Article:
Freddie Mac reported lower mortgage rates last week; rates for 30-year fixed rate mortgages averaged 3.64 percent and were nine basis points lower than in the prior week. The average rate for 15-year fixed rate mortgages was five basis points lower at 3.16 percent and rates for 5/1 adjustable rate mortgages fell 11 basis points to an average of 3.38 percent. Discount points averaged 0.50 percent for fixed rate mortgages and 0.40 percent for 5/1 adjustable rate mortgages.

First-time jobless claims rose to 213,000 claims filed from 210,000 new claims filed the prior week. Analysts said the GM auto worker strike caused the increase in new claims.

What’s Ahead

This week’s scheduled economic news includes readings on construction spending and labor sector reports on public and private sector jobs and the national unemployment rate. Weekly readings on mortgage rates and new jobless claims will also be released.

What’s Ahead For Mortgage Rates This Week – September 23rd, 2019

September 23, 2019

What’s Ahead For Mortgage Rates This Week – September 23rd, 2019Last week’s economic reports included readings from the National Association of  Home Builders on housing market conditions, Commerce Department reports on Housing starts and building permits issued and the National Association of Realtors® report on sales of previously owned homes.

The Fed reduced its key interest rate and weekly reports on mortgage rates and first-time jobless claims were also released.

Builder Confidence in Housing Market Improves, Sales of Pre-Owned Homes Rise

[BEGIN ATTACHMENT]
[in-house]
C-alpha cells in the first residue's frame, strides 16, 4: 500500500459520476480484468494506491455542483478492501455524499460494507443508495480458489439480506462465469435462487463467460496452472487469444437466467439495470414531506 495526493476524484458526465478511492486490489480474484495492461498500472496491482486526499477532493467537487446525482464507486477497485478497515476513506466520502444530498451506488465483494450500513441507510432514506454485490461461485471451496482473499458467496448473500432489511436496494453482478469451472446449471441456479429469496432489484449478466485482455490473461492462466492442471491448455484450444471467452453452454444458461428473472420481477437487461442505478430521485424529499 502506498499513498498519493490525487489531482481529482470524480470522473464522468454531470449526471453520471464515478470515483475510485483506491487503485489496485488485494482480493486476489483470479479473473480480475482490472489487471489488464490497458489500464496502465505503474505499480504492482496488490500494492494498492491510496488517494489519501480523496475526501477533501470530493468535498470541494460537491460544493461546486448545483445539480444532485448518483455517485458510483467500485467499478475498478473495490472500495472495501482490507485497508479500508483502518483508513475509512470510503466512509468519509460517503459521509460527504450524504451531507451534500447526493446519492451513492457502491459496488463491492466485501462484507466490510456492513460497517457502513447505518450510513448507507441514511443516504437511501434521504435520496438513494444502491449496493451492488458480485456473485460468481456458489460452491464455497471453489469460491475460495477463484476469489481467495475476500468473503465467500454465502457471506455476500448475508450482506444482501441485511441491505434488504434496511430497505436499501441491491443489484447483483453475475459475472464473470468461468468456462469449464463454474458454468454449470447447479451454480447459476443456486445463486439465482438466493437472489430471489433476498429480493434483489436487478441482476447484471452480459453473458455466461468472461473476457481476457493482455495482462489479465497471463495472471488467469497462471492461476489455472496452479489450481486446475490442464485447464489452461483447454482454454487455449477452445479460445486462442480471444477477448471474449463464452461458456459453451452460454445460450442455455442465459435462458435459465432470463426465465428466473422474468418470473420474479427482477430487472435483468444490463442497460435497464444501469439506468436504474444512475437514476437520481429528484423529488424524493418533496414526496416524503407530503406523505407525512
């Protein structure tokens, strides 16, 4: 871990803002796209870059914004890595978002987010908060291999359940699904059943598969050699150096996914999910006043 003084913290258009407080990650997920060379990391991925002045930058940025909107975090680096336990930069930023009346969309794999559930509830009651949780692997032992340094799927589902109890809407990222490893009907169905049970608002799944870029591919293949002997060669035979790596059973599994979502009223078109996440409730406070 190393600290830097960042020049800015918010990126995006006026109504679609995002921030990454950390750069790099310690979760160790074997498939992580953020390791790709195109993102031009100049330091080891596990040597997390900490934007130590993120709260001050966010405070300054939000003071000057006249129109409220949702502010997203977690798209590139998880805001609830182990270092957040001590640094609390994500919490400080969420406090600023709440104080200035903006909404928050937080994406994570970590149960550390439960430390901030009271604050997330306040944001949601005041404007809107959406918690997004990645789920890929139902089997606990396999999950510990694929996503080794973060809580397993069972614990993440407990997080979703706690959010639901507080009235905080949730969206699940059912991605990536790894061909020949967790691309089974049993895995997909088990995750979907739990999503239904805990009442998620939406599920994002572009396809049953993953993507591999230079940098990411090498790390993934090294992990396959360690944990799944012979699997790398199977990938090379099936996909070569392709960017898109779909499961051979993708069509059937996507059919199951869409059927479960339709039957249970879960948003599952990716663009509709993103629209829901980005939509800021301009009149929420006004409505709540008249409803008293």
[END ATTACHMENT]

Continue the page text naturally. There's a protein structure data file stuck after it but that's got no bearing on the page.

The National Association of Home Builders Housing Market Index rose one point to an index reading of 68 in September. August’s reading was adjusted to 67 from an initial reading of 66. September’s reading matched the highest reading posted year-over-year.

Readings over 50 indicate that most builders are confident about housing markets. Analysts noted that builder confidence rose despite ongoing concerns about higher materials costs caused by trade wars and tariffs.

According to the Commerce Department, housing starts rose in August with 1.364 million starts on a seasonally-adjusted annual basis. Analysts expected 1.300 million starts and 1.215 million starts were posted for July. More housing starts are good news for housing markets stifled by short supplies of available homes and high demand for homes.  

Building permits issued in August also rose from July’s reading. 1.419 million permits were issued as compared to July’s reading of 1.217 million permits issued on a seasonally-adjusted annual basis.

August sales of previously-owned homes rose to 5.49 million sales as compared to July’s annual sales pace of 5.42 million sales. Analysts predicted August sales of pre-owned homes to decrease to 5.39 million sales.

Mortgage Rates, Weekly Jobless Claims Rise

Freddie Mac reported higher mortgage rates last week with rates for 30-year fixed rate mortgages 17 basis points higher at an average of 3.73 percent. Rates averaged 3.21 percent for 15-year fixed rate mortgages and were 12 basis points higher.